IDL programming language

From Academic Kids

IDL, short for interactive data language, is a programming language which is a popular data analysis language among scientists. IDL is often confused, at the acronym level, with another (unrelated) "IDL": the Interface description language.



IDL is vectorized, numerical, interactive, Fortran-like, and is commonly used for interactive processing of large amounts of data (including image processing), right from the keyboard.

IDL originated from early VAX/VMS/Fortran, and its syntax still shows its heritage:

x = findgen(100)/10
y = sin(x)/x

Note that the operation in the second line applies in a vectorized manner to the whole 100-element array created in the first line, analogous to the way general-purpose array programming languages (such as APL or J) would do it.

As most other array programming languages, IDL is very fast doing vector operations (sometimes as fast as a well-coded custom loop in FORTRAN or C) but quite slow if elements need processing one-by-one. Hence part of the art of using IDL (or any other array programming language, for that matter) for numerically heavy computations is to make use of the inbuilt vector operations.


As a computer language, IDL:

  • is dynamically typed
  • has a single namespace
  • was originally single threaded but now has many multi-threaded functions and procedures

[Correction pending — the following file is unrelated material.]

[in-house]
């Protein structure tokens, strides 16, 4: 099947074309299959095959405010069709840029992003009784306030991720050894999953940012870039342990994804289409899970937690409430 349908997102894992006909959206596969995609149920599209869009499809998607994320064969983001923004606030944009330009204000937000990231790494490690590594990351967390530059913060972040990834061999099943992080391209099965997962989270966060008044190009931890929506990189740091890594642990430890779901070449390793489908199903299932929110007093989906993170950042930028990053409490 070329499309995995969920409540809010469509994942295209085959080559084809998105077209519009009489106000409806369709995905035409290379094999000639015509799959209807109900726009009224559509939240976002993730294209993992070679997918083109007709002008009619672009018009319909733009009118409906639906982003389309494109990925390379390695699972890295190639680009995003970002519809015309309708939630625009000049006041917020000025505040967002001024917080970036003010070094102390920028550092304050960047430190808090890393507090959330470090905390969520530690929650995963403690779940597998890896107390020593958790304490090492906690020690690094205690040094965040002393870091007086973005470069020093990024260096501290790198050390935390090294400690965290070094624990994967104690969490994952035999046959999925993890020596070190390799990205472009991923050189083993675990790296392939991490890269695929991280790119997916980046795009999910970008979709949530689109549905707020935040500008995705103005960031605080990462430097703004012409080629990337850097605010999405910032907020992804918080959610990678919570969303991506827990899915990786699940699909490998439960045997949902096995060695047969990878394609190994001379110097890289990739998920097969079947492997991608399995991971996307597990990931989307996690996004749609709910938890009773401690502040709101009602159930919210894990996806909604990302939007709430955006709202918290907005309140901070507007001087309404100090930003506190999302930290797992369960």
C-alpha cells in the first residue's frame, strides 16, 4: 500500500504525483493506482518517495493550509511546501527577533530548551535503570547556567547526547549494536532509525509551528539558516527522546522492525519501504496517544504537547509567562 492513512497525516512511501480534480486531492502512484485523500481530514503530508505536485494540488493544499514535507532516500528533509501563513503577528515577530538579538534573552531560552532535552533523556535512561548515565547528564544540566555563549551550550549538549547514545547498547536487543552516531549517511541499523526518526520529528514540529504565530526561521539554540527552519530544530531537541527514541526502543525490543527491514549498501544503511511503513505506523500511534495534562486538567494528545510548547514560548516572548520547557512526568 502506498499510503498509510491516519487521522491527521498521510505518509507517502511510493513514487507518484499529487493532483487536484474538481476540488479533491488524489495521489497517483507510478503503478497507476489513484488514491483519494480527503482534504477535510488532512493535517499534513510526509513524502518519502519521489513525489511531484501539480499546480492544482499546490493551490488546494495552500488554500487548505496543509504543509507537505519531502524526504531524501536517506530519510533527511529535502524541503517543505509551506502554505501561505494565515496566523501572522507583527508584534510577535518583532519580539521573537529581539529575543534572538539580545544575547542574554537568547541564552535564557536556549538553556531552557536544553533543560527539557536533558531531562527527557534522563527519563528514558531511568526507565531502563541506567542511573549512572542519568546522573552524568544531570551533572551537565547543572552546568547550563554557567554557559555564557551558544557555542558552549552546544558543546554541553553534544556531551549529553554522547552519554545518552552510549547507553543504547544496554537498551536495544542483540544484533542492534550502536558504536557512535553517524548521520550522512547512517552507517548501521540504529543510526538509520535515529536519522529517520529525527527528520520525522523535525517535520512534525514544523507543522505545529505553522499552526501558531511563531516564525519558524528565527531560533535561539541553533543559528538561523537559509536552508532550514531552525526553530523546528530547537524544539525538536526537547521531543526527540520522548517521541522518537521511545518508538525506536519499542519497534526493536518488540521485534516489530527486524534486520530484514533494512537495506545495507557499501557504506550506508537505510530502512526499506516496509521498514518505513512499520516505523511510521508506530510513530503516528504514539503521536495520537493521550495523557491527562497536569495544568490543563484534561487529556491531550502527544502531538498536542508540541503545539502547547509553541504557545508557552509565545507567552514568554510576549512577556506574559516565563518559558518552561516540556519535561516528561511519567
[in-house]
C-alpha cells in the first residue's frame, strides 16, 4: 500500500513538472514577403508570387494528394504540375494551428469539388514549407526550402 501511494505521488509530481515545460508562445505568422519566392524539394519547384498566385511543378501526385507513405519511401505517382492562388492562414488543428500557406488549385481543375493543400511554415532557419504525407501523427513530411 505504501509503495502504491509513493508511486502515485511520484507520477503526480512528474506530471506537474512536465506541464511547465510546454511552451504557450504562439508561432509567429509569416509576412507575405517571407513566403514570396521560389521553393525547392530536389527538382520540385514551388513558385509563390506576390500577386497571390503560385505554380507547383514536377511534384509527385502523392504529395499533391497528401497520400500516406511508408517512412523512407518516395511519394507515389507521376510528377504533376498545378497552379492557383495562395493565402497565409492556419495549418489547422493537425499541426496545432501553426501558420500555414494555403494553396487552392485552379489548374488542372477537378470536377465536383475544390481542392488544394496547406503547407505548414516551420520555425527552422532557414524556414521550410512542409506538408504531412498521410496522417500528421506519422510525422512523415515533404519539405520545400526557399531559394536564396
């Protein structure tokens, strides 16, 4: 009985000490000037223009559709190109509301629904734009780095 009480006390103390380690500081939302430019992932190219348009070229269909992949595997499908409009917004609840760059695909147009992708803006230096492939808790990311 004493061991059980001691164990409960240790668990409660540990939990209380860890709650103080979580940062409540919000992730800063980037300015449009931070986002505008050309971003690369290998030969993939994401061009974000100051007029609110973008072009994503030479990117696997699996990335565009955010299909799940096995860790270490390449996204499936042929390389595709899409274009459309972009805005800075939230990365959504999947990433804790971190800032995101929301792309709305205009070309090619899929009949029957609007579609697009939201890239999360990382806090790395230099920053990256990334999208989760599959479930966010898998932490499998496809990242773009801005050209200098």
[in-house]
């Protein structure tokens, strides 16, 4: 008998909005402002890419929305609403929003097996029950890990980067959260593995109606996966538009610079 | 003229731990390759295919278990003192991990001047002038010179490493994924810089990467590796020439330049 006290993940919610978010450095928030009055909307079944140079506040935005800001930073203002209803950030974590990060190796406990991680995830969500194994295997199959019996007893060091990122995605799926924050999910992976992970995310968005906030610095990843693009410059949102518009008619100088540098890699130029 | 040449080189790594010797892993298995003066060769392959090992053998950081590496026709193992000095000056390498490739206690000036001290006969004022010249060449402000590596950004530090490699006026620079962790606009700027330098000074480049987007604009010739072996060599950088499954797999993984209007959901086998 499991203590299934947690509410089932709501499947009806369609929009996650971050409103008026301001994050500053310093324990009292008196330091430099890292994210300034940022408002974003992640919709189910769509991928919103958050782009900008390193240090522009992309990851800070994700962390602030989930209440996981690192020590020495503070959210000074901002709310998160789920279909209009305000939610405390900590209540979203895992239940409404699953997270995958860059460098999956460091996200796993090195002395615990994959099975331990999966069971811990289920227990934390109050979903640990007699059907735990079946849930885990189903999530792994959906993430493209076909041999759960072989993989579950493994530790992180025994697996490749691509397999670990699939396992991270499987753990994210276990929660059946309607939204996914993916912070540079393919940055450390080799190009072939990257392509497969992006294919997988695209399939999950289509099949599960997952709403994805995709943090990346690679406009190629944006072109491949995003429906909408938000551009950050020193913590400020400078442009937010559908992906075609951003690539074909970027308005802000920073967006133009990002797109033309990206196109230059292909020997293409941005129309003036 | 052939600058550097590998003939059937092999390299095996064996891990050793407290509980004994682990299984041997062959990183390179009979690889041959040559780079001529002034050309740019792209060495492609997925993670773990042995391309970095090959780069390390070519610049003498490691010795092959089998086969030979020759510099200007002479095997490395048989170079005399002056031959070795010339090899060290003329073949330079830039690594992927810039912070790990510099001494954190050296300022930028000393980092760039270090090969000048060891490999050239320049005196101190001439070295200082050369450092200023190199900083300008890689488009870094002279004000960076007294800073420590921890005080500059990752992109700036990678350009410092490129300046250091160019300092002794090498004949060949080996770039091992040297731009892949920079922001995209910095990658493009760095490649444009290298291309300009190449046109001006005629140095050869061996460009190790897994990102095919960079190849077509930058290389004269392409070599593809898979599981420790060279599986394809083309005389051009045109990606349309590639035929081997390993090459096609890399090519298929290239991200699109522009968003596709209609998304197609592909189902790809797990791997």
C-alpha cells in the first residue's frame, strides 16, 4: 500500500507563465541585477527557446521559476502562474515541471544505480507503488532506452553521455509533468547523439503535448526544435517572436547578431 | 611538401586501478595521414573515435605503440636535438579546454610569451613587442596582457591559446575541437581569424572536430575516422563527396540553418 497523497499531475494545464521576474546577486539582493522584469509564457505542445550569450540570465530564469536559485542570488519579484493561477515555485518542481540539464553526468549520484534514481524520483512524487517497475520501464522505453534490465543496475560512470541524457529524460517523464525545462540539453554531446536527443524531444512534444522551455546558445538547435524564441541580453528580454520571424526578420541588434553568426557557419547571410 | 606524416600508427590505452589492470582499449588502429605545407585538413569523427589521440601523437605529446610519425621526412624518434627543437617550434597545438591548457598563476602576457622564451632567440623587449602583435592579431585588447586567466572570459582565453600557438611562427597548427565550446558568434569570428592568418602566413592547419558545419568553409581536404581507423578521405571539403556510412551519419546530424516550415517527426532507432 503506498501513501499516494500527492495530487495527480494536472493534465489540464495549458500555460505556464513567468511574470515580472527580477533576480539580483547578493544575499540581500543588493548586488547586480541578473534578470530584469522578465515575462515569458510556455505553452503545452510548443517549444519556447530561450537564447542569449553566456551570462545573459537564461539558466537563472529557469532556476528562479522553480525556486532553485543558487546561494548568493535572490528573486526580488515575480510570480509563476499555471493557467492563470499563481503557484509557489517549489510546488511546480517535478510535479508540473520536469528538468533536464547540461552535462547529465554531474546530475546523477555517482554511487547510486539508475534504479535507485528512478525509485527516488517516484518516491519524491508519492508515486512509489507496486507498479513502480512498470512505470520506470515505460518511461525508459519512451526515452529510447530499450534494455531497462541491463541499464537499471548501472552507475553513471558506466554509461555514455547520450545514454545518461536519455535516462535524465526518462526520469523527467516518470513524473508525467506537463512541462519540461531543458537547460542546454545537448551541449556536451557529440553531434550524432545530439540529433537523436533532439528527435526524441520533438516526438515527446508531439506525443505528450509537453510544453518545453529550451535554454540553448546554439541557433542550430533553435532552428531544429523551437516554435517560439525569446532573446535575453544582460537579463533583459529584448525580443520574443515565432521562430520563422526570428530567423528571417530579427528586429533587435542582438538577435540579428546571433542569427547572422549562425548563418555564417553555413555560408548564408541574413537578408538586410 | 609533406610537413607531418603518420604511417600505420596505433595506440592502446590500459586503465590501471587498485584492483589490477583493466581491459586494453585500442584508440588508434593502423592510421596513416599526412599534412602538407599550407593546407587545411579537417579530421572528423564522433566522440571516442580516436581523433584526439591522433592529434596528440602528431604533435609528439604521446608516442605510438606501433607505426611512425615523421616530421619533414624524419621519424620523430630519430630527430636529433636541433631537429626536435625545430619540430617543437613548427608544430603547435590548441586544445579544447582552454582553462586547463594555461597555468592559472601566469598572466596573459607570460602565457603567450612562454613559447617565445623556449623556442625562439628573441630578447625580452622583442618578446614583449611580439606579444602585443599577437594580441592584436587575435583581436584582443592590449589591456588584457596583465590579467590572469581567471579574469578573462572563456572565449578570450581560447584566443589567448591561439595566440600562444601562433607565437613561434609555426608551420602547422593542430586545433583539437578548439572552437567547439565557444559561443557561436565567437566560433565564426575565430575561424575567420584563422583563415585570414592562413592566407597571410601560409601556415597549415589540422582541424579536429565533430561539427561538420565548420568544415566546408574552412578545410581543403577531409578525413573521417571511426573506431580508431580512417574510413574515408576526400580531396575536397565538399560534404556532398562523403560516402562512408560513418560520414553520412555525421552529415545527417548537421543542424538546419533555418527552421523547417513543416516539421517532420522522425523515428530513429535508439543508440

• has all function arguments passed by reference ("IN-OUT")
  • does not require variables to be predeclared
  • provides only COMMON block declarations to share global values among routines
  • provides a basic form of object-oriented programming, somewhat similar to Smalltalk
  • compiles to an interpreted, stack-based intermediate p-code ( la Java VM)
  • provides a simple and efficient index slice syntax to extract data from large arrays
  • provides various integer sizes, as well as single and double precision floating point real and complex numbers
  • provides composite data types such as character strings, homogeneous-type arrays, and simple (non-hierarchical) record structures of mixed data types


Some of these features, which make IDL very simple to use interactively, also cause difficulties when building large programs. The single namespace is particularly problematic in those cases. IDL also lacks empty arrays, variable-sized dynamic arrays (lists), and nested arrays (that is, arrays of arrays are not permitted). The object-oriented features of the language require that the programmer be responsible for managing memory allocation/deallocation. The vectorization is rather primitive, working only along a single axis at a time.

Many historical irregularities survive from the early heritage of the language. Dynamic typing does not include automatic promotion-on-overflow; one consequence is that (for loops) built in the usual way may fail on the 32,768th iteration. The solution is to define the default type for all integers to 32-bit unsigned (this can be done at startup, or embedded in source code). Array indexing and subroutine entry can both be carried out with exactly the same syntax; this ambiguity, coupled with the single namespace for all variables and subroutines, can cause code to stop working when newly defined subroutines or language extensions conflict with local variable names. IDL programmers can avoid many of these problems by using square brackets for array indexing, thereby avoiding conflicts with function names which use parenetheses.


The following graphics were created with IDL (source code included):

See also

External link



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